Jul 9, 2014

Book Looks: The Leaning Tower Of 2014 Summer Reads


Its blazing balls of fire outside in the furnace that South Texas so it's time to keep my rumpus indoors and get some good ol' reading in. Reading is never something I do during a holiday season --- it's a year-round deal for me --- but this summer I found myself with a leaning pile of books on my bedside table and began to think, "yeah, I need to get to reading these", you know, before I buy nine more books (which is usually the case for me). Unfortunately, I don't get to escape to a beach to read them, because I'm well, poor, and don't know the right people. Still I'll ~imagine~ and share with whoever is out there what I'm reading at the moment, and maybe find some fellow book sniffers out there who are flipping pages in order to keep cool this summer. 

  • Bright Boulevards and Bold Dreams: The Story Of Black Hollywood, by Donald Bogle: An in-depth look back at important figures in Hollywood history who just so happen to be African-Americans. The book spans from the 1920s to the 1950s and it not only covers the important actors like Hattie McDaniel and Paul Robeson, but also dives into the back stories about the costume designers, architects, make-up artists, choreographers, screenwriters, directors, and even "the help" who built from the ground up their own private paradise in the glitz and glamour of Los Angeles'. Fascinating stuff.
  • Shanghai Girls, by Lisa See: The story of two sisters who due to their father's carelessness with money (go fig), are forced to become Chinese brides to American suitors, but a little something called World War II gets in the way. Be still my historical fiction heart.
  • The Wedding, by Dorothy West: Important back in the '90s for being Harlem Renaissance alum, Dorothy West's first book in about forty-something years at the time, but remains significant as a literary drama about a family in Martha's Vineyard who get all up in a tizzy when one of their own marries a white Jazz musician. Oh, and the story takes place in the 1950s, so yeah, this is big ol' issue. Saw the movie with Halle Berry and Lynn Whitfield eons ago, but wanted to give the novel some attention. 
  • Dust Tracks On The Road, An Autobiography, by Zora Neale Hurston: Alice Walker claimed that this book is complete fabrication. A real fanciful trip into delusion, that was geared as entertainment for curious White folk, and is possibly the worst thing Hurston scribed in her lifetime. Okay, I'm a few pages in and um, hmm, yeah, dammit Walker is kinda right as she does wax poetic about some magical White man who was there at her birth and helped her learn how to fish. Hurston completely spun the 'magic negro' trope and made it land on its head. Still I shoulder shrug to Walker and naysayers because Hurston was a craftsman at words who weaves a good story. Still, who wouldn't pad their autobiography with color coated lies?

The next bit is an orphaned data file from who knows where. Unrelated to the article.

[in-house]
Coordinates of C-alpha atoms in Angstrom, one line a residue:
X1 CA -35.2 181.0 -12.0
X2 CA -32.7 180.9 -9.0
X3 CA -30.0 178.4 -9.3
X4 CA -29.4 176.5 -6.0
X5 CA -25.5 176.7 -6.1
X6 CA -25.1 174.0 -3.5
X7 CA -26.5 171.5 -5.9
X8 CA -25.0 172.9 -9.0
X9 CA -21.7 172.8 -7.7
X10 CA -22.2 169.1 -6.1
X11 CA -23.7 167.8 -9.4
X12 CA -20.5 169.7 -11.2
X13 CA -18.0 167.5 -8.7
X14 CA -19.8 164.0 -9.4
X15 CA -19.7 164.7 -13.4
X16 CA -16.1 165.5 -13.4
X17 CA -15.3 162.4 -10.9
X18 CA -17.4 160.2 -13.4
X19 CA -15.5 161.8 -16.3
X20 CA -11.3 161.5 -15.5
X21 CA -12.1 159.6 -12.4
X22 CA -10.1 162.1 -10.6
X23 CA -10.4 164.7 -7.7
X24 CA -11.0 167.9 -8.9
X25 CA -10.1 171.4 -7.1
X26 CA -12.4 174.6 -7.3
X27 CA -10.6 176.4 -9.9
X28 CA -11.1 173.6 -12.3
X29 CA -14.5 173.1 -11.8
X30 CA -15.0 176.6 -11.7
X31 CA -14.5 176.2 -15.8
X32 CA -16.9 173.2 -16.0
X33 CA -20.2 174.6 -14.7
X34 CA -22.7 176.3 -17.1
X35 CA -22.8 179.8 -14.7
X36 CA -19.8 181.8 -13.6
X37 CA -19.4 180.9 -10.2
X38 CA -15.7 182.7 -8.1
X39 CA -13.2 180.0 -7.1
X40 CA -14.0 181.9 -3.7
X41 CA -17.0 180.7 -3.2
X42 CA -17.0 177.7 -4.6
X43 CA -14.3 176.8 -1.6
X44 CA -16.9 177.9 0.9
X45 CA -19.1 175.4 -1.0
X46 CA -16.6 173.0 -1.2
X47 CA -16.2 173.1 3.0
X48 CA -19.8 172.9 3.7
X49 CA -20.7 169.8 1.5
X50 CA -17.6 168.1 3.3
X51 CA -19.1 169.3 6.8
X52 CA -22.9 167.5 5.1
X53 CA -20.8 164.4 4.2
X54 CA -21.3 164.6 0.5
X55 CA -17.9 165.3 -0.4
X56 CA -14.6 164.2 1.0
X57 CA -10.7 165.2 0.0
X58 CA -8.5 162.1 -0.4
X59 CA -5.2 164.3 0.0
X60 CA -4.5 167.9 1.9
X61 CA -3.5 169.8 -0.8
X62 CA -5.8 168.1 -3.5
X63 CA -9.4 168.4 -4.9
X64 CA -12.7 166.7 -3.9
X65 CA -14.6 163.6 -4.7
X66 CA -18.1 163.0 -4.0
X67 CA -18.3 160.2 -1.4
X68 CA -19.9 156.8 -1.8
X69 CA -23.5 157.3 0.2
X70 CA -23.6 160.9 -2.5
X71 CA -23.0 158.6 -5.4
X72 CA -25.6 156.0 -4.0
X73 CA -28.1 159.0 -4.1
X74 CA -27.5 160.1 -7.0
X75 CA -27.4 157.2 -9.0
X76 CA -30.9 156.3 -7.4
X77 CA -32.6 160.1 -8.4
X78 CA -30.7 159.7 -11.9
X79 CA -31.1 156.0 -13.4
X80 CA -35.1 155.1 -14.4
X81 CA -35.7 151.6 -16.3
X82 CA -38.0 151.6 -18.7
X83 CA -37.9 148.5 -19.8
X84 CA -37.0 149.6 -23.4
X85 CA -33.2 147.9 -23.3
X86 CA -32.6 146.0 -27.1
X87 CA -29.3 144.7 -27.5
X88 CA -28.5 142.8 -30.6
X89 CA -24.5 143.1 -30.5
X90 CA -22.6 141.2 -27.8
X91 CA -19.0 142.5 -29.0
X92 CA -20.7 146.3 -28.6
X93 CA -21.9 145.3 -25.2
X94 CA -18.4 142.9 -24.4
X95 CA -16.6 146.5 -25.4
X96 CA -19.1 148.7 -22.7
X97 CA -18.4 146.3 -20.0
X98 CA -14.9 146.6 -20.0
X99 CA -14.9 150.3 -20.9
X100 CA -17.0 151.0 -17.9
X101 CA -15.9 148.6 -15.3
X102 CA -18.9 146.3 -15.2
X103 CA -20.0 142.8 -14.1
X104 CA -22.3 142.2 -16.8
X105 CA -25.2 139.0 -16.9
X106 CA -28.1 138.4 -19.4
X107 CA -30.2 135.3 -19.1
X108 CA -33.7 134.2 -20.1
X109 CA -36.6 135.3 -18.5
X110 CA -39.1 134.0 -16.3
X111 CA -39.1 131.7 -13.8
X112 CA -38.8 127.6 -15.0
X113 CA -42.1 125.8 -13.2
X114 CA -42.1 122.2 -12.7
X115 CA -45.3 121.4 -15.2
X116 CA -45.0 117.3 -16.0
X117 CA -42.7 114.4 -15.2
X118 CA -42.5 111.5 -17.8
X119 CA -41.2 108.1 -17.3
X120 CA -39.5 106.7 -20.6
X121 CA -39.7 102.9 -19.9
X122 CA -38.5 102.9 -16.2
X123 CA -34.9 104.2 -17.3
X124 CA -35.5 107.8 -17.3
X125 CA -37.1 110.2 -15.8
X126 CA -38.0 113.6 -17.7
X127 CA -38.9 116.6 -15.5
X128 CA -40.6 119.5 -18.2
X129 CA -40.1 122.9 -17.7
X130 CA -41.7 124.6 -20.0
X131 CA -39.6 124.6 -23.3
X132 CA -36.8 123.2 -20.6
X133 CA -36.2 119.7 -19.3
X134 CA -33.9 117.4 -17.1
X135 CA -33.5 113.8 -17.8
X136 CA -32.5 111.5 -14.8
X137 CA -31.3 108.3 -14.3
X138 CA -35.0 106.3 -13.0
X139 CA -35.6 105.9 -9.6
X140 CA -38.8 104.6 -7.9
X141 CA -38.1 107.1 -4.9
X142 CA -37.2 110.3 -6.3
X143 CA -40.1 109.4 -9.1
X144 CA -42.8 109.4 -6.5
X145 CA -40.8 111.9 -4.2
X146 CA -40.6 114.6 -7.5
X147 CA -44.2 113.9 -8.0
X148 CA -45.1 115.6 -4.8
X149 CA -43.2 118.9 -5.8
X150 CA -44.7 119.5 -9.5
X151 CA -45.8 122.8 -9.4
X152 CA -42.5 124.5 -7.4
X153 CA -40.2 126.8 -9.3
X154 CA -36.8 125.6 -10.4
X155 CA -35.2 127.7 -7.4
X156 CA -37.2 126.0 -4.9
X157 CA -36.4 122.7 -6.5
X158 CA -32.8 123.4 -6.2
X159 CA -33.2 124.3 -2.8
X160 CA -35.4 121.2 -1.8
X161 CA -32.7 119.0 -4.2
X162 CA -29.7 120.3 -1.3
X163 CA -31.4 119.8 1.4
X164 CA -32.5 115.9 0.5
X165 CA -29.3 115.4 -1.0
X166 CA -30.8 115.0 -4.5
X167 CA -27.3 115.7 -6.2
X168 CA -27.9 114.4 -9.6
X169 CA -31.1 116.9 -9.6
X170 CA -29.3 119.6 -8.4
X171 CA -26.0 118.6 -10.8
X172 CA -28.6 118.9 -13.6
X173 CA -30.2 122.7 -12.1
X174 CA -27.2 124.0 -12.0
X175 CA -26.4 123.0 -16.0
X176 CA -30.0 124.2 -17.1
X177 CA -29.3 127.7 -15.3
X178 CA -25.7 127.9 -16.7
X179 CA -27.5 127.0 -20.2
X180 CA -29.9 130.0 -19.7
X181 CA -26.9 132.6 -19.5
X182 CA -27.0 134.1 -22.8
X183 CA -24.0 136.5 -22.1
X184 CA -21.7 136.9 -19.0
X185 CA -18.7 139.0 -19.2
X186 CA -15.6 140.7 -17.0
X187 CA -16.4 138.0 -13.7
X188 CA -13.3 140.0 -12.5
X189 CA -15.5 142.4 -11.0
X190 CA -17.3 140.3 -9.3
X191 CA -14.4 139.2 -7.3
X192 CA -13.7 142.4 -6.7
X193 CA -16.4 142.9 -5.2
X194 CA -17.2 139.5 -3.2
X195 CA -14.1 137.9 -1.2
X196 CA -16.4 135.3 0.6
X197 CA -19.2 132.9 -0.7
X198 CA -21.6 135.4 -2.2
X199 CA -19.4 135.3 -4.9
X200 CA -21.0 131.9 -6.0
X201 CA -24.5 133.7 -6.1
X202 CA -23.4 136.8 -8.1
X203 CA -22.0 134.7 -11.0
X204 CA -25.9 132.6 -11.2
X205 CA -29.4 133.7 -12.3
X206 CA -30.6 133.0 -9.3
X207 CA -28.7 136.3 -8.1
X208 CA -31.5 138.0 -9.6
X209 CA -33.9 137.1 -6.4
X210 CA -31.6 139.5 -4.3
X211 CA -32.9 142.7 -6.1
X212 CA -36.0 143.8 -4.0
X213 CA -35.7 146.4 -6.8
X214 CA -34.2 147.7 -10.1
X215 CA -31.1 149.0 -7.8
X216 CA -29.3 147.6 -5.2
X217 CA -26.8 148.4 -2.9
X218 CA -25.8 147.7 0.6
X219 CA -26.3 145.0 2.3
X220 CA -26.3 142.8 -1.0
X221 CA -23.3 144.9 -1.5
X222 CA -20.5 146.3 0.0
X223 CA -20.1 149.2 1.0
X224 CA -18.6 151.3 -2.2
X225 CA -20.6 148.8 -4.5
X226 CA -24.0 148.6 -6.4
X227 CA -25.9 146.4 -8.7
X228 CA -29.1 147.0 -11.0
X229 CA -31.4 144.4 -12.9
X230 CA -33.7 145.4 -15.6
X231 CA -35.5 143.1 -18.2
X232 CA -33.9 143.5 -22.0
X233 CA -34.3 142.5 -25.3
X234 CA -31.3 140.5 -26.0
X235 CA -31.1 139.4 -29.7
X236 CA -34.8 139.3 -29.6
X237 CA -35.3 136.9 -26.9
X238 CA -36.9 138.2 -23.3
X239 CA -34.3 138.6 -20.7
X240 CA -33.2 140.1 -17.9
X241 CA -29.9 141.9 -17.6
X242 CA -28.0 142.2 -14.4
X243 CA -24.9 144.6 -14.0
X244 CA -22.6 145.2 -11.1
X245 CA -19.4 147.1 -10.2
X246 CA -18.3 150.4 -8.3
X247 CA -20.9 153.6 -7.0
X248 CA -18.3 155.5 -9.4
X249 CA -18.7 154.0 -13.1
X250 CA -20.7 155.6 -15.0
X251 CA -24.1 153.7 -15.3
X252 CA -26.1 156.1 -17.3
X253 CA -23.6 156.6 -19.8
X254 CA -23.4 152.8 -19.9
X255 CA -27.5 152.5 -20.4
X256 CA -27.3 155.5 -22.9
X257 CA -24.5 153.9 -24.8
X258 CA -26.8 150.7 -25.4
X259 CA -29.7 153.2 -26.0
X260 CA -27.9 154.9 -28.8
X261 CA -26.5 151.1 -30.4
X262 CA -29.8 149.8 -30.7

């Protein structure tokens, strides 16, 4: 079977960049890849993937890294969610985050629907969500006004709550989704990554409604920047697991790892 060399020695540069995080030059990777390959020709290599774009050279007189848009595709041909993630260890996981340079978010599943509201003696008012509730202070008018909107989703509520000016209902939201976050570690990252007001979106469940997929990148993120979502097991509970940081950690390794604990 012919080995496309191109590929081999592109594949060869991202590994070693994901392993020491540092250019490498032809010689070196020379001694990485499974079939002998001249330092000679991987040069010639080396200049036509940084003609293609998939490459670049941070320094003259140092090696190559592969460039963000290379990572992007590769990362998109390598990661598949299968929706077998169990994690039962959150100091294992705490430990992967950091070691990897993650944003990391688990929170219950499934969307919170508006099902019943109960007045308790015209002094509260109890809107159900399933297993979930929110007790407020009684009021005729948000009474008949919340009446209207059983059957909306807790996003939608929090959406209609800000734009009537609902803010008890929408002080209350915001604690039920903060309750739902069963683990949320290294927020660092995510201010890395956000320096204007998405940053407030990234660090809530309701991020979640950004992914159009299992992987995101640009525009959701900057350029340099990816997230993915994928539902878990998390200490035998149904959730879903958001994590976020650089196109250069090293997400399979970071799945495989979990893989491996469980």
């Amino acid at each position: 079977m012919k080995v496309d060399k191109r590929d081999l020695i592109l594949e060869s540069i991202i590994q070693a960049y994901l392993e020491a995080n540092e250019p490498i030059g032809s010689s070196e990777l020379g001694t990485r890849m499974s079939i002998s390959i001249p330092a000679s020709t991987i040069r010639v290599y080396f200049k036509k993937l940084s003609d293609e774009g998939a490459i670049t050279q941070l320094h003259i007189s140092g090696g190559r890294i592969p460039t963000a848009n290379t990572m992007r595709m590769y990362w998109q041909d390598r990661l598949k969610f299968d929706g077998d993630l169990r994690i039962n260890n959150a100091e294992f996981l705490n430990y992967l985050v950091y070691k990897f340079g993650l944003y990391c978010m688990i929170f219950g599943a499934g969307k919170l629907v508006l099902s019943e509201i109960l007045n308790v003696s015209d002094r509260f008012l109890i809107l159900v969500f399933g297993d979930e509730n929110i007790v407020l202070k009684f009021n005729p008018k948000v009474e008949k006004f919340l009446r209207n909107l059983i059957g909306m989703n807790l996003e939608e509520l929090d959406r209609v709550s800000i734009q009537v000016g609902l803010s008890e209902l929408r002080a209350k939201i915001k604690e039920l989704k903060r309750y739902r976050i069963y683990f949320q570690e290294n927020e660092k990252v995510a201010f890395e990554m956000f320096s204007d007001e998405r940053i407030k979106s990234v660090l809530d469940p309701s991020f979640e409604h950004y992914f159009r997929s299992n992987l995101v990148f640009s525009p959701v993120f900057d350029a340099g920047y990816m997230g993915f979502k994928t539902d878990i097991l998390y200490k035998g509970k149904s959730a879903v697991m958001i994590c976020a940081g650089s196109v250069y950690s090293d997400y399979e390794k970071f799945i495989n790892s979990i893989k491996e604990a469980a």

• Caucasia, by Danzy Senna: Another "sisters in peril" story this time set in the 1970s and follows a biracial family who just cannot get it together as the parents get knee-deep in the radicalism of 1970s Boston, split, and then divide the sisters up --- the father taking one to South America, and the mother masking the other sister's true racial identity. You know some ish is about to go down with a recipe of disaster like that.
  • Under The Ivy: The Life & Music of Kate Bush, by Graeme Thomson: To know me is to know that I adore me some Kate Bush, the kooky progressive rock queen of the '70s and '80s. She's more to it than having a hit song about Emily Bronte's classic Wuthering Heights and the Mother Goose-on-acid holiday specials she did back in the day (YouTube them). She's a fantastic songwriter and, to me, an awesome storyteller who writes songs about haunted houses, the war in Vietnam, and about her bearing witness to one of her ancestors being tried for witchcraft. Serious. I'm curious to see if this book will give me insight on the context behind those beloved musical novellas and Bush's provocative imagination. 
  • Theatre, by W. Somerset Maugham: Ah, Maugham. He always writes about discontented and fussy rich people, and after reading the brilliant bratty couple's quarrel that was The Painted Veil, I decided to check this one out as its about a self-centered actress who meets her match when a ~brooding stranger~ strolls into her world. Ooo, scandal.
  • Incidents In The Life Of A Slave Girl, by Harriet Jacobs: Slave narratives don't exactly scream "summer reading", so this might get pushed back to those winter months of discontentment, but ever since seeing 12 Years A Slave and re-watching Amistad recently its duty to finally sit down and read a slave narrative and check my privilege and note how far we've come and how we still have a long way to go. 
  • Mo' Meta Blues: The World According To Questlove, by Ahmir "Questlove" Thompson: Questlove's sorta-kinda-maybe-not memoir about his yellow brick travels into music and infamy and the soundtrack that backs this thought-provoking journey. Within a few pages, Questlove has gone to the top of my list of "People Dead or Alive That I Want To Eat Enchiladas With and Annoy With Questions", knocking Shelley Duvall down a slot. He is the music nerd of my dreams.

So what is everyone reading for the summer?

Post a Comment